I’m a huge fan of Okorafor and this is her first foray into middle grade fiction—although I think her YA novel Akata Witch could be for younger readers. In this one, Nnamdi is mourning the murder of his father, the town’s police chief, and vows to avenge him. When he is given a totem, the Ikenga, it gives him Hulk-like powers which he uses to track down the murderer. Nnamdi soon learns that might doesn’t make right and has to navigate some delicate situations that require a lot more than strength. Great story and interesting setting (Nigeria) that would serve as a good introduction for kids looking to read books beyond the U.S.
The Clockwork Crow, by Catherine Fisher
Another middle grade read. I loved several of Fisher’s young adult series, so I had to pick up this one. Fisher’s work often combines fantasy with sci fi in really imaginative ways. The Clockwork Crow combines fantasy with steam punk and is just as much fun. Orphan Seren, on her way to her new home, becomes guardian to a package that turns out to be clockwork parts. When she puts them together, she creates a sentient clockwork crow. Together they work to uncover the mystery surrounding her new home. Lots of fun and set at Christmas time.
The Relentless Moon, by Mary Robinette Kowal
I’m a huge fan of Kowal’s Lady Astronaut series, and this third book was fantastic. Maybe even better than the first two and I loved those books. This one takes place on Earth and on the Moon base, following Elma’s good friend and fellow astronaut Nicole Wargin as she navigates the vagaries of politics, misogyny, aging, and a mole trying to sabotage the space program by destroying the Moon base. This book is so damn good!
Mañanaland, by Pam Muñoz Ryan
Ryan’s last book, Echo, is one of my very favorites (and should have won the Newbery) and while not as great as that one, Mañanaland is a delight. It has a fairytale quality to it that makes it seem both magical and ordinary. The story is about Max who feels like he’s old enough to be told why his mother left him as a baby, but his father doesn’t want to talk about it. When his father has to go away for a few weeks, Max finds out more of the secrets his father and grandfather keep from him and he has to choose what to do with that knowledge and figure out what kind of person he wants to be.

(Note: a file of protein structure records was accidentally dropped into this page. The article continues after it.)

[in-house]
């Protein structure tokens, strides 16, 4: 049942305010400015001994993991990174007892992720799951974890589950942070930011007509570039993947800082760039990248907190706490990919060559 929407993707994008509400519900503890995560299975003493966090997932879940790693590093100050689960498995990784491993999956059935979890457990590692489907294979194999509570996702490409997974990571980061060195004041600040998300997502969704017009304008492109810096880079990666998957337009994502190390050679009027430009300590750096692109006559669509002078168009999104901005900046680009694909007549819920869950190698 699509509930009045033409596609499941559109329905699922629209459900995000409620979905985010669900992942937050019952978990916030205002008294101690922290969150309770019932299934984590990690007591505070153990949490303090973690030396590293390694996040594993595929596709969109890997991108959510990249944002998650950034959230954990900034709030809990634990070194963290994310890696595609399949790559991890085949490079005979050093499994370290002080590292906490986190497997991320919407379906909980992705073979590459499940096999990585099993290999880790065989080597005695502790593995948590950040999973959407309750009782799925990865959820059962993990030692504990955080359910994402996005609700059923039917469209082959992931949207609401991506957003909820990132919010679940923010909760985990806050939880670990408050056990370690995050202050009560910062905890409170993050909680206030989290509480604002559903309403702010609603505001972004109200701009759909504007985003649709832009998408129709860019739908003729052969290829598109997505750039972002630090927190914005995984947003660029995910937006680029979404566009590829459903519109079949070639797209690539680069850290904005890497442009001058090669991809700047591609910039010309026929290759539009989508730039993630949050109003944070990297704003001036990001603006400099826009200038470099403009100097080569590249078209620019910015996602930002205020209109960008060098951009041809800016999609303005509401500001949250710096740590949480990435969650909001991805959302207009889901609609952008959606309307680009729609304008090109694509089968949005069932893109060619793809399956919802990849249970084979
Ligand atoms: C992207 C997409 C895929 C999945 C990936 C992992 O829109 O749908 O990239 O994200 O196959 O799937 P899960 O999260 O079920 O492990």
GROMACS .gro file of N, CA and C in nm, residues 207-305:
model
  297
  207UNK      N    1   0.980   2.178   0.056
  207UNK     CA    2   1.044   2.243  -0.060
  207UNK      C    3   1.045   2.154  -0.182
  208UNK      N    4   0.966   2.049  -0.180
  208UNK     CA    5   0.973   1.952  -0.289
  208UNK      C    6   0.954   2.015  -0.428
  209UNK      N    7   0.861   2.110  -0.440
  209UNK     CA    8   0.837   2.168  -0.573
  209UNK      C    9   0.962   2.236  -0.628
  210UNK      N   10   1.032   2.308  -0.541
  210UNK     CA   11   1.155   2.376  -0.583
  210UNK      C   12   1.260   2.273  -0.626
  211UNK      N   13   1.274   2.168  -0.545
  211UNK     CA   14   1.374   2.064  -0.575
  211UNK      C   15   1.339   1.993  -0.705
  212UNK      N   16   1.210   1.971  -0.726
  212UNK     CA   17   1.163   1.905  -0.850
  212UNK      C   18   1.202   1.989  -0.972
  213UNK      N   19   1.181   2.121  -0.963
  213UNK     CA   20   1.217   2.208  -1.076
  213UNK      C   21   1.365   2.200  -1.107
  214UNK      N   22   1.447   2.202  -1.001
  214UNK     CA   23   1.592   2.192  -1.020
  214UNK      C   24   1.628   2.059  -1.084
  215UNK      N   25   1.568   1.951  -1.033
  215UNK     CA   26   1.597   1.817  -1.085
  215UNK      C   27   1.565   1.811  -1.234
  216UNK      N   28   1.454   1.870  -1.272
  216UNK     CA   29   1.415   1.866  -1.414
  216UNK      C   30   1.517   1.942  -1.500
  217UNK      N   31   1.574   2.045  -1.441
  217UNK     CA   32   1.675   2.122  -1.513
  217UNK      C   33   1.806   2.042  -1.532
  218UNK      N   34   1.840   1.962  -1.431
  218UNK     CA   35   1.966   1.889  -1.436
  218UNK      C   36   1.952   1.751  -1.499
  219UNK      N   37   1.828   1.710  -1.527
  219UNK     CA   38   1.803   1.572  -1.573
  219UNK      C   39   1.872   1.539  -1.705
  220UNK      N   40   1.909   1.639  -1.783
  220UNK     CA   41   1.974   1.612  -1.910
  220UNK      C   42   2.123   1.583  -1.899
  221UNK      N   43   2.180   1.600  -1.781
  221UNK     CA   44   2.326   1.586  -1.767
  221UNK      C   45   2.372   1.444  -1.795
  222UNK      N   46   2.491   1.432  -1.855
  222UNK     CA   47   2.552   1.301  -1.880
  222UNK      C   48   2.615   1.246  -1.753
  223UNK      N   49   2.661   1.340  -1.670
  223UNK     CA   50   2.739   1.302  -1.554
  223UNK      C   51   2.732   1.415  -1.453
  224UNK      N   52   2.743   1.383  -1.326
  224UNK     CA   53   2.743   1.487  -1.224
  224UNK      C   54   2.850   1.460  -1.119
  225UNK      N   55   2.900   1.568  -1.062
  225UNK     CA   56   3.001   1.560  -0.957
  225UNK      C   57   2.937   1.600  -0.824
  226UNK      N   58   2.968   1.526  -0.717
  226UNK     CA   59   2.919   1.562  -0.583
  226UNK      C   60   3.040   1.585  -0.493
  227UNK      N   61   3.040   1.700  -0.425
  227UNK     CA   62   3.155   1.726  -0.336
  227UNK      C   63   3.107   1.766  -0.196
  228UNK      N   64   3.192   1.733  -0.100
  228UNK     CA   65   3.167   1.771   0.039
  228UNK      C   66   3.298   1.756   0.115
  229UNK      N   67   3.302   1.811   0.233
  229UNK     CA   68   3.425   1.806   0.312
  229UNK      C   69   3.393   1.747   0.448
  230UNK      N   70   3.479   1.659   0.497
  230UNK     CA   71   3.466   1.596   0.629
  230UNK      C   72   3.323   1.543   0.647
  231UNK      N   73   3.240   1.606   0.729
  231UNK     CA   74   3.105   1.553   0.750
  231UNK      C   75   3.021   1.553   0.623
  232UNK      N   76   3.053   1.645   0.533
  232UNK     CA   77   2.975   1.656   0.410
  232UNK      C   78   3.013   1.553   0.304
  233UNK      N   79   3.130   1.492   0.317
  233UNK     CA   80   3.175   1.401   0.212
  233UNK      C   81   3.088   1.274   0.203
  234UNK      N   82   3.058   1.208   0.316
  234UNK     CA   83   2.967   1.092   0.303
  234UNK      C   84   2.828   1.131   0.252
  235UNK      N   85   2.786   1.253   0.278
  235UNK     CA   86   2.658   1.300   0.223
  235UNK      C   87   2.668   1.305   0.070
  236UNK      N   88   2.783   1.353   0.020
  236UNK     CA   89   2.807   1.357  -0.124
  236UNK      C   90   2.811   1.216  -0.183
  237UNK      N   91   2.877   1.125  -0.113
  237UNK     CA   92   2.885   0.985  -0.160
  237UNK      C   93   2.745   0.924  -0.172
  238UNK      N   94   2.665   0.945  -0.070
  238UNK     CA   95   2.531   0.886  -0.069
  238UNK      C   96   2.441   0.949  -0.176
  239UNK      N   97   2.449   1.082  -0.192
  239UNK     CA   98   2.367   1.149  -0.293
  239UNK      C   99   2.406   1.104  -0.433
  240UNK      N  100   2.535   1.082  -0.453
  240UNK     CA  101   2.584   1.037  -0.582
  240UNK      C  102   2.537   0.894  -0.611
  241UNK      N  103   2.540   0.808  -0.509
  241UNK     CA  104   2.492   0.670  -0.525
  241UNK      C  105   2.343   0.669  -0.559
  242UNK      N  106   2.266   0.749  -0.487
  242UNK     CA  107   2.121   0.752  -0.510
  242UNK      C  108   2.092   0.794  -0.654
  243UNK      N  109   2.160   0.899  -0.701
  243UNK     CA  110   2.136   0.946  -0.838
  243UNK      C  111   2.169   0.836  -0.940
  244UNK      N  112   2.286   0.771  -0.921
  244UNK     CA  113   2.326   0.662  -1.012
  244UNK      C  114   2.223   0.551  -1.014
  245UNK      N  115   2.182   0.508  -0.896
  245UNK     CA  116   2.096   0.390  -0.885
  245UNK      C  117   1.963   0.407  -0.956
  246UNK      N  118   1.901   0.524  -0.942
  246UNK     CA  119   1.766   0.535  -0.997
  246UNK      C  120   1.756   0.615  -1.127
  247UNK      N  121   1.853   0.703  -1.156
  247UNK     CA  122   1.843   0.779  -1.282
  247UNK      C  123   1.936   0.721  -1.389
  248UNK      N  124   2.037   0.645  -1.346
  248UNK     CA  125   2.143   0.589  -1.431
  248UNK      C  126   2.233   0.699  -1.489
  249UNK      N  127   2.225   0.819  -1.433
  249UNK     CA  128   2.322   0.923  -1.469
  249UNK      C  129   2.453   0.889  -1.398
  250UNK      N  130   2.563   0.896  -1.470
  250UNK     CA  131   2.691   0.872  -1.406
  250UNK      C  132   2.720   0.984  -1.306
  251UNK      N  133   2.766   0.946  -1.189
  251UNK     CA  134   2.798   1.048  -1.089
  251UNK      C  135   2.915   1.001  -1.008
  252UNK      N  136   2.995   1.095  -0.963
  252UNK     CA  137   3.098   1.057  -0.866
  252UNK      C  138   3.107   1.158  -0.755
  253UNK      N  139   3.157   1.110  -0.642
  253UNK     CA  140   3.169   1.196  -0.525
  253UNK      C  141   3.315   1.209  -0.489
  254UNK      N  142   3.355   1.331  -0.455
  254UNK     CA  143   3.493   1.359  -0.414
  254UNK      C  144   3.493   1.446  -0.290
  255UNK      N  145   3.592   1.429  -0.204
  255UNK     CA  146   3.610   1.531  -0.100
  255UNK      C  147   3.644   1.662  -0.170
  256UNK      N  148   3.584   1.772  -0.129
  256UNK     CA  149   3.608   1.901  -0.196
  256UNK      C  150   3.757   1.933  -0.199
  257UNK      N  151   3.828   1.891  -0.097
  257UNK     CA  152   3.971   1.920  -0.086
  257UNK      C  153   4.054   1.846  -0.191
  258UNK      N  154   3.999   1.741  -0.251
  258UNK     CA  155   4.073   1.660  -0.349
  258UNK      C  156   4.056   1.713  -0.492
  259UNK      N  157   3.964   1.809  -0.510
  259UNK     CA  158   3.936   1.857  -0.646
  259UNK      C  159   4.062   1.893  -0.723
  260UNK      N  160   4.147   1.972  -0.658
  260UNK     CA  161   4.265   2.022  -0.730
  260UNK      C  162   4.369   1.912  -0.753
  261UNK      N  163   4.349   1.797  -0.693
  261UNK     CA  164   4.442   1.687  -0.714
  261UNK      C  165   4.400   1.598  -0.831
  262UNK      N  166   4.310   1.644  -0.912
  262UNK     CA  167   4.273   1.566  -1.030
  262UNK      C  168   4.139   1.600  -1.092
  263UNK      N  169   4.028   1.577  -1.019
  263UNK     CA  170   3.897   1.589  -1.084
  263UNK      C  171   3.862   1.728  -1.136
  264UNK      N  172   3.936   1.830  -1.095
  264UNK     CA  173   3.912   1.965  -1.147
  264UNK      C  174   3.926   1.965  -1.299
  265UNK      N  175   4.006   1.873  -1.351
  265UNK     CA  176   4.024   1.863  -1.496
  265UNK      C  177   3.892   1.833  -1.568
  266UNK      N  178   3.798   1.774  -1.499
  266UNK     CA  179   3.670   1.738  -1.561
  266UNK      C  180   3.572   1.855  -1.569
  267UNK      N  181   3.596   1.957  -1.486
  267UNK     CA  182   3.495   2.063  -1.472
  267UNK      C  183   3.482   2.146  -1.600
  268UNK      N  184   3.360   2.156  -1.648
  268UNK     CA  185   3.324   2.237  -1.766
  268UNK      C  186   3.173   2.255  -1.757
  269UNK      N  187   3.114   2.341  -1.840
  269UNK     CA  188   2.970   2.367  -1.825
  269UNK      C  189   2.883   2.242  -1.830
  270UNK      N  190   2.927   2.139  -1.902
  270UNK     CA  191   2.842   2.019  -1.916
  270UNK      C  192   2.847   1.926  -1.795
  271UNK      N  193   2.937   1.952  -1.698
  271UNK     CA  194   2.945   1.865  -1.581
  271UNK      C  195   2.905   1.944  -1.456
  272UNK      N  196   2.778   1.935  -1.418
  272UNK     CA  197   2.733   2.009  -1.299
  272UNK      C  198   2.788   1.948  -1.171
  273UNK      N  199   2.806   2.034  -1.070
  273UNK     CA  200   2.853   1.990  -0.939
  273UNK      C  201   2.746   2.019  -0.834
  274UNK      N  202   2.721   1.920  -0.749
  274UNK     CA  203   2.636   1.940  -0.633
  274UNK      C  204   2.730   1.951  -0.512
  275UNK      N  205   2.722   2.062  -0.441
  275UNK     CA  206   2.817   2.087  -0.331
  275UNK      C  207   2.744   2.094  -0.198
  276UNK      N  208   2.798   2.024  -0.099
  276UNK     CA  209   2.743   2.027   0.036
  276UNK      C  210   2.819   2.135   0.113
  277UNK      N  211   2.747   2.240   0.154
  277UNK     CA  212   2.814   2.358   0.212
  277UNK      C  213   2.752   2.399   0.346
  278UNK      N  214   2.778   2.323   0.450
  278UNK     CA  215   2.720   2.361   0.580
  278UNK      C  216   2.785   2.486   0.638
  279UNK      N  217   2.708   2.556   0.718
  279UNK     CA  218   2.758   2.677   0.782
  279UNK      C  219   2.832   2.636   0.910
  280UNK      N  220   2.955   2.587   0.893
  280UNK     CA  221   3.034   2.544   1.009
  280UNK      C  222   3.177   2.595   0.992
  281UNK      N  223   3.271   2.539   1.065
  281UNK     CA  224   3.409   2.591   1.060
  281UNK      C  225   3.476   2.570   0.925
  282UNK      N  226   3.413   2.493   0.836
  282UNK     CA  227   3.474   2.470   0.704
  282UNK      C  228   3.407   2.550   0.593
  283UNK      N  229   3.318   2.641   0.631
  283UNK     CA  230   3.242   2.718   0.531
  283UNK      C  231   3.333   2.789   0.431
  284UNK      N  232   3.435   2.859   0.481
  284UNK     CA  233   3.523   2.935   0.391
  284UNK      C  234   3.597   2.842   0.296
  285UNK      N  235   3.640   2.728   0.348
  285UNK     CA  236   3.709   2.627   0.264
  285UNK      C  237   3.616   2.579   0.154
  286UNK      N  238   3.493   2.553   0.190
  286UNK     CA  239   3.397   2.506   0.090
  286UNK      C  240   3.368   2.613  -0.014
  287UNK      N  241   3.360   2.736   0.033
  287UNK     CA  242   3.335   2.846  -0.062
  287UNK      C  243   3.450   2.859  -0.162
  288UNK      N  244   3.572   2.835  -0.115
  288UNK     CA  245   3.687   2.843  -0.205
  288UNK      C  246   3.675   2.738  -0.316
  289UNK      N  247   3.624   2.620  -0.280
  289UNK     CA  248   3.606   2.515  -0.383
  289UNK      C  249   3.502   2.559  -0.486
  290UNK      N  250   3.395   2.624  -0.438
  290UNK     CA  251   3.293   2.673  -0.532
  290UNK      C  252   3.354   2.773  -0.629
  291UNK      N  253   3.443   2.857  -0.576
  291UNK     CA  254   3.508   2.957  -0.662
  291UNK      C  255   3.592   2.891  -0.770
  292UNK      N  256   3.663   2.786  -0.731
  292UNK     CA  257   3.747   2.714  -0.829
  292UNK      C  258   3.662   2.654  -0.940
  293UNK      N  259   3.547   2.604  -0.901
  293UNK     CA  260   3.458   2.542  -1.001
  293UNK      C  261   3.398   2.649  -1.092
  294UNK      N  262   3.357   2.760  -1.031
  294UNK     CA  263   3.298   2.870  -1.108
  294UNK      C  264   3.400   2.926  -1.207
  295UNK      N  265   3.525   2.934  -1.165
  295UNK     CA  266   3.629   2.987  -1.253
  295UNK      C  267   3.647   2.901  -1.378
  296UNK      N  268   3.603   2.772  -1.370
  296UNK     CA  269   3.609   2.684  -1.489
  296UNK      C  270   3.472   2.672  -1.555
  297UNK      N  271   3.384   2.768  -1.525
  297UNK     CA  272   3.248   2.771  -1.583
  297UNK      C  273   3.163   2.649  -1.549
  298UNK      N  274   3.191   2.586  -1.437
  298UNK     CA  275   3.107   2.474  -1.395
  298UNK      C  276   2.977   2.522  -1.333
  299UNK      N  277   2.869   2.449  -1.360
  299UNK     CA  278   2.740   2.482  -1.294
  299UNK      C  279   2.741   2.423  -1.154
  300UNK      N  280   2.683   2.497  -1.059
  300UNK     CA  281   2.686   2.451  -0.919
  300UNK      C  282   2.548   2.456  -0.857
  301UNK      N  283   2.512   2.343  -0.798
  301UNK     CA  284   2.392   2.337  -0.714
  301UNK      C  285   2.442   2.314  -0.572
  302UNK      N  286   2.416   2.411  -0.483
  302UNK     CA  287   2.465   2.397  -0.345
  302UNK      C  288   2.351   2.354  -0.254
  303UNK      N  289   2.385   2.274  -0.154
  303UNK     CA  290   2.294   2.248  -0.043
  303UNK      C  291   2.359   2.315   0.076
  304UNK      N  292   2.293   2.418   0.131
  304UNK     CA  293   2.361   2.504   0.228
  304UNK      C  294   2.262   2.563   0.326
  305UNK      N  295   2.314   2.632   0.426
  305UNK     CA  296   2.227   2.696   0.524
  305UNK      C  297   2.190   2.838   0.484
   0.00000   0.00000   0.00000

Beach Read, by Emily Henry
A fun romance about two writers—of very different genres—who decide to write in the other’s genre to see who gets published first. Since her father’s death, January, a successful romance writer, has had writer’s block. Enter her college foe and fellow writer, Augustus. He writes serious literary fiction. To show him that romance is not easy to write, January dares him to write a romance. They agree to do “research” for each of their new books together—he takes her to research a cult and she takes him on cliché romance dates. You can guess the rest. It’s a very sweet book.
Leonard & Hungry Paul, by Ronan Hession
This is Irish author Hession’s first book and it is lovely. It’s a nice story about nice people going through some life changes and doing it nicely. You’d think a book that I use three “nice”s to describe would be boring. It was not. I was eager to read about introvert Leonard’s hesitant romance and the slightly odd Hungry Paul’s small efforts to make the world a better place. This is a hard book to describe because the biggest villain is Hungry Paul’s sister who is cranky with pre-wedding jitters. I kept thinking something bad would happen, but it didn’t. I feel like I need to recommend this book to everybody who wants to escape into a story where nothing much happens, and that is a very good thing.
(Side note: I ‘reread’ Martha Wells’ Network Effect by listening to it. As I’ve already reviewed it twice before, I thought I better not do another. However, I do recommend the audio. The reader does a great job of bringing Murderbot to life.)